The Boulton Paul P.92 was a design for a turret fighter armed with 20mm cannon, produced in response to a rather ambitious Air Ministry Specification.
The Air Ministry first called for a cannon armed turret fighter in Specification F.18/36, which called for a three man aircraft with a top speed of 375mph at 15,000ft and armed with four 20mm cannon in a turret. This triggered a period of discussions in which a wide variety of speeds and armament were considered, before the invitations to submit designs were issued in March 1937.
Specification F.11/37 of 26 May 1937 called for a three-man day and night fighter that was to be armed with four 20mm cannon carried in a turret with 360 degrees of traverse and -15 to +60 degrees elevation. The aircraft was to be able to carry 250lb of bombs and reach 370mph at 35,00ft. This specification attracted a great deal of attention, with Armstrong Whitworth, Short, Hawker, Bristol, Supermarine and Boulton Paul all submitting designs. A modified specification of early 1938, F.2/38, increased the performance demands, but was then cancelled.
This ambitious specification produced six designs, including J.D. North's P.92. This was a sleek high-winged two engined aircraft, with an unusual turret design. Instead of the normal 'dome' type of turret, which would have protruded way above the fuselage and caused massive drag, most of the turret on the P.92 was buried within the fuselage. At the top was a large shallow dome with a diameter of 13ft, several times the width of the fuselage, with the four 20mm cannon carried in a single horizontal row. The hope was that this would reduce drag and give the aircraft reasonable performance. This turret design was controversial within the turret, requiring a large turret ring that could very easily be distorted in flight, jamming the turret in place. The turret's central position in the middle of the wing meant that it would have been exposed to quite a bit of distortion, making a jam very likely.
The aircraft had shallow inverted gull wings, with the low point at the engine nacelles (this type of wing was often chosen on single engined aircraft to lower the main wheels and allow room for a large propeller, but that clearly wasn't the case here). It would have carried a crew of three - pilot, navigator and gunner.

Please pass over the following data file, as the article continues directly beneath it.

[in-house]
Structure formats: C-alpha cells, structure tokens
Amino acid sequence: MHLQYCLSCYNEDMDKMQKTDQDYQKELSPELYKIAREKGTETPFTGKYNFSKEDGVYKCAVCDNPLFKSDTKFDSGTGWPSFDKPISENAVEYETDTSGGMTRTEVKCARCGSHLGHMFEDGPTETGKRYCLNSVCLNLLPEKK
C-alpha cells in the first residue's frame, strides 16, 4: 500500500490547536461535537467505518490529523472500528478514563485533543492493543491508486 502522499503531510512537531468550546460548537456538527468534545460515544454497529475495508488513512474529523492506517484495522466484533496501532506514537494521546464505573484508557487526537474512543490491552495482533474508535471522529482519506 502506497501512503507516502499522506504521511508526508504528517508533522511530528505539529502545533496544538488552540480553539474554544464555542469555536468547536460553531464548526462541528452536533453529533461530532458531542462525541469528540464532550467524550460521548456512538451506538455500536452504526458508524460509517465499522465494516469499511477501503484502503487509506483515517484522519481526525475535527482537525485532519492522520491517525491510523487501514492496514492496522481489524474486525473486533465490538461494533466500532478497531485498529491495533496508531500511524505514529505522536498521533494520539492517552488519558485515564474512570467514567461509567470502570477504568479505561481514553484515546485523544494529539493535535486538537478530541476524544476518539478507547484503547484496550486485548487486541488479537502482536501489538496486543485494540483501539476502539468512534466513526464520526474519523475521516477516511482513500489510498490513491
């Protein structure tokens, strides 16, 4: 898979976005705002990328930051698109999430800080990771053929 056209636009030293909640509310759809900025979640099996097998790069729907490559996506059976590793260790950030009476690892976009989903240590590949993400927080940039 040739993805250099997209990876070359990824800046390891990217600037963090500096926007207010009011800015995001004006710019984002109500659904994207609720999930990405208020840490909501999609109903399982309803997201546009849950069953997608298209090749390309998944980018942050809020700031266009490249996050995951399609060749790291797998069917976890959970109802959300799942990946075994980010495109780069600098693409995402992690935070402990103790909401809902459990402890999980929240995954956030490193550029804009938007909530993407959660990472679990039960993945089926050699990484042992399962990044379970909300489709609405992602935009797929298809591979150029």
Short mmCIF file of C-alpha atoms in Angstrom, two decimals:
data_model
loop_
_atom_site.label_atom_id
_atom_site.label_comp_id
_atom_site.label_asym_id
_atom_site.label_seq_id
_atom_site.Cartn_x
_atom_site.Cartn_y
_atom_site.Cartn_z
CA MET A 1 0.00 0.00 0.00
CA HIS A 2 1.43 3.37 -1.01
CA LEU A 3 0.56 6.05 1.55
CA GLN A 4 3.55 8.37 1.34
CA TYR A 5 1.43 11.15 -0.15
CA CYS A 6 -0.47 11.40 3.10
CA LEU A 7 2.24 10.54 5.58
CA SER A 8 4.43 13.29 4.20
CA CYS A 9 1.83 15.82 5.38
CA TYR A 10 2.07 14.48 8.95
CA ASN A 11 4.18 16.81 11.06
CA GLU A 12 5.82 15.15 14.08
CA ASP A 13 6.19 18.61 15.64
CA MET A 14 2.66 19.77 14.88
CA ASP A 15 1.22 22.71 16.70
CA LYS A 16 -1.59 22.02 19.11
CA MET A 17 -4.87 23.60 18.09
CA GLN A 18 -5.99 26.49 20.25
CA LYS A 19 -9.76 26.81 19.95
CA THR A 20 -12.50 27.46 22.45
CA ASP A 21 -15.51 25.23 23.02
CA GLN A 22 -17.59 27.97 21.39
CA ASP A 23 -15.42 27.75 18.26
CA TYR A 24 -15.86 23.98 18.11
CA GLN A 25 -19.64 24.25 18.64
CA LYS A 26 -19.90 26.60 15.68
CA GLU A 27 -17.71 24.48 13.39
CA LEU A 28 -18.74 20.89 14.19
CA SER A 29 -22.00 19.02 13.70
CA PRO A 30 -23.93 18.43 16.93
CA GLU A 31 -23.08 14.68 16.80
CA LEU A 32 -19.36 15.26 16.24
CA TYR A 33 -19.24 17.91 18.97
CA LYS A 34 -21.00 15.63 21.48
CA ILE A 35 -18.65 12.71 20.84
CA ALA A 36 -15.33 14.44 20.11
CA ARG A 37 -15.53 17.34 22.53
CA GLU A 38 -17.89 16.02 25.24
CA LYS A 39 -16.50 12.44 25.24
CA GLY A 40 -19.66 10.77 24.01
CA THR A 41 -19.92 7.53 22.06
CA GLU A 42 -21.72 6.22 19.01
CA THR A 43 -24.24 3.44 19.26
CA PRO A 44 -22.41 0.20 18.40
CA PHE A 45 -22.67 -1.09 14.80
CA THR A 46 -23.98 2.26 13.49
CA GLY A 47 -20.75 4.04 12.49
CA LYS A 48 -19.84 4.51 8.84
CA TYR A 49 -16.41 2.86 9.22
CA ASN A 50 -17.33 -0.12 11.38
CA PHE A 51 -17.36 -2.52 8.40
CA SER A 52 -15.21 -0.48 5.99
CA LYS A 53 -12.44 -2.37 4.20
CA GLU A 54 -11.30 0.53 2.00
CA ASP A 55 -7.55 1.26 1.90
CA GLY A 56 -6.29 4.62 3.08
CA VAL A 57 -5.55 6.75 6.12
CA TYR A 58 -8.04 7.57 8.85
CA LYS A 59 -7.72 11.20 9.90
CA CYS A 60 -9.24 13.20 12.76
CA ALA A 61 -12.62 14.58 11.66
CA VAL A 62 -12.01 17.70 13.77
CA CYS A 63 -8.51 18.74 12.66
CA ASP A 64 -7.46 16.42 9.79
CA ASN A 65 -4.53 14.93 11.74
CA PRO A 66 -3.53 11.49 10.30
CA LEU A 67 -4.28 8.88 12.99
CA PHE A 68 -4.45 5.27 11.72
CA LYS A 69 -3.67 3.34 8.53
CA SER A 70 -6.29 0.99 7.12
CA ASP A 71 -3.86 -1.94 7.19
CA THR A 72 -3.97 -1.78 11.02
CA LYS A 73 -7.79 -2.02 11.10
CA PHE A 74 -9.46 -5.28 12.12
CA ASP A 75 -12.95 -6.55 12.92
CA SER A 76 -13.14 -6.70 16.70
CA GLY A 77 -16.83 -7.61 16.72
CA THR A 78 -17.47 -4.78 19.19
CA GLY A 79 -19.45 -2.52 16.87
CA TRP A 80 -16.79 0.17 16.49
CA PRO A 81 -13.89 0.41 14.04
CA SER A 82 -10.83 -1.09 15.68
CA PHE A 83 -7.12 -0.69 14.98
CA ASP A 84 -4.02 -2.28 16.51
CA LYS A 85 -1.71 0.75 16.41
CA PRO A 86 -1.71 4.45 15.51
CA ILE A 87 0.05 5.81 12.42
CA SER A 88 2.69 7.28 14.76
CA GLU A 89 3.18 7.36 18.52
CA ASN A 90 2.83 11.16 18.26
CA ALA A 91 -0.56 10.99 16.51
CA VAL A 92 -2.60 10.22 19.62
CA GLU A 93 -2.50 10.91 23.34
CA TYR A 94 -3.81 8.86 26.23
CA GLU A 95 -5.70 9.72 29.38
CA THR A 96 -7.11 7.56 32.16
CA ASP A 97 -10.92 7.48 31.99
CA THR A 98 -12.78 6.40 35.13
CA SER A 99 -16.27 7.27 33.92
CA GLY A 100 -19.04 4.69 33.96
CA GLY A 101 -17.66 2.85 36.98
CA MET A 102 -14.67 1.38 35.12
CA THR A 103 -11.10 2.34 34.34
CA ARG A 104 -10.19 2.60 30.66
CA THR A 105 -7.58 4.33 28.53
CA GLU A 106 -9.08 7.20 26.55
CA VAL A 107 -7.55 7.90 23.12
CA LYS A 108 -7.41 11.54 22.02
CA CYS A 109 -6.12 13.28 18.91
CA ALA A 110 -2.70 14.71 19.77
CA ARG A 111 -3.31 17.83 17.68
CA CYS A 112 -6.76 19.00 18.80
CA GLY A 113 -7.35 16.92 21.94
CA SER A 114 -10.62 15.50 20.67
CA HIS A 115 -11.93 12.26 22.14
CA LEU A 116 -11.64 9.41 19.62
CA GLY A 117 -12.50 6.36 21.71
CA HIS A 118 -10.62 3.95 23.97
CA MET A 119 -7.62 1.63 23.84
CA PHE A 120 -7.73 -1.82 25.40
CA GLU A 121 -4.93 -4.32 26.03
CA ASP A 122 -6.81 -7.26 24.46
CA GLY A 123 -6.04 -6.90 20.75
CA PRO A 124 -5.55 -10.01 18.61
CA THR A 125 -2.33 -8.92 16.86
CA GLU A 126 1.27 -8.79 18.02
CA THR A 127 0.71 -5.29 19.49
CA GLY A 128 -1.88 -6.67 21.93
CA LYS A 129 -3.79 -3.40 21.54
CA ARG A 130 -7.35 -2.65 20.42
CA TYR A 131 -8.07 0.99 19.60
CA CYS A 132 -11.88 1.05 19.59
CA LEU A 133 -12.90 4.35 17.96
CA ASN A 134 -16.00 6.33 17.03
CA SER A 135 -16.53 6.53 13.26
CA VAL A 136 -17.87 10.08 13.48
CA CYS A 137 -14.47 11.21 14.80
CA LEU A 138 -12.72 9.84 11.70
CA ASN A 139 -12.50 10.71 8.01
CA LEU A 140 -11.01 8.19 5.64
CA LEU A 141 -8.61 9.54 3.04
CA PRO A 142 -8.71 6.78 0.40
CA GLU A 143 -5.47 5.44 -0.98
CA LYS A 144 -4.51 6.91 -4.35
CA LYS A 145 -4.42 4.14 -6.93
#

In March 1938 Boulton Paul were given a contract to produce three prototypes of the P.92. One was to use two 1,760hp Rolls-Royce Vulture II engines, one to use Napier Sabre engines and one to test out the turret (also powered by the Vulture). Boulton Paul estimated that the Vulture powered prototype would be able to reach 371mph at 15,000ft and have a range of 2,000 miles. A mock up was completed by 31 May 1938. Work on the first two prototypes did get underway in the middle of 1939, but was at a very early stage when the entire project was cancelled on 26 May 1940. Boulton Paul were also heavily involved in the production of conventional bomber turrets, and this was felt to be more important than the speculative P.92.
One prototype was produced - the P.92/2. This was a half-sized version designed to test out the flight characteristics of the design and was built after wind tunnel tests with a 2/7th scale model suggested that the turret and cannon could cause excessive drag in some positions, which in turn forced the nose down.
It was built by Heston Aircraft in 1940, around a wooden monocoque and with a fixed undercarriage. This single test model was tested at Heston and Wolverhampton in 1941, and showed that the design flew successfully, without the problems suggested in the wind tunnel. The test aircraft was later Boscombe Down in 1943, well after the end of the main project, where once again it performed acceptably, although the drag levels were higher than expected.
Alternative uses were suggested for the low profile turret, including the idea of fitting it as dorsal and ventral turrets on the Avro Manchester, and its use on a modified version of the Handley Page Halifax, the H.P.58. Handley Page was awarded a contract to produce a prototype of the H.P.58, and a mock up of the turret installation was produced. Problems with the working turret meant that the H.P.58 project was cancelled.
P.92 (performance figures estimates)
Engine: Two Rolls-Royce Vulture IIs
Power: 1,710hp each
Span: 66ft 3in
Height: 15ft 3in
Loaded weight: 19,100lb
Maximum take-off weight:
Max speed: 299mph at sea level; 371mph at 15,000ft; 352mph at 30,000ft
Climb Rate: 3,200ft/min to 15,000ft
Service ceiling: 38,000ft
Endurance: 1.5 hr
Armament: Four 20mm cannon in power operated turret
Engine: Two de Havilland Gipsy Major II inline engines
Power: 130hp each
Maximum take-off weight: 2,778lb
Max speed: 152mph
Cruising speed: 135mph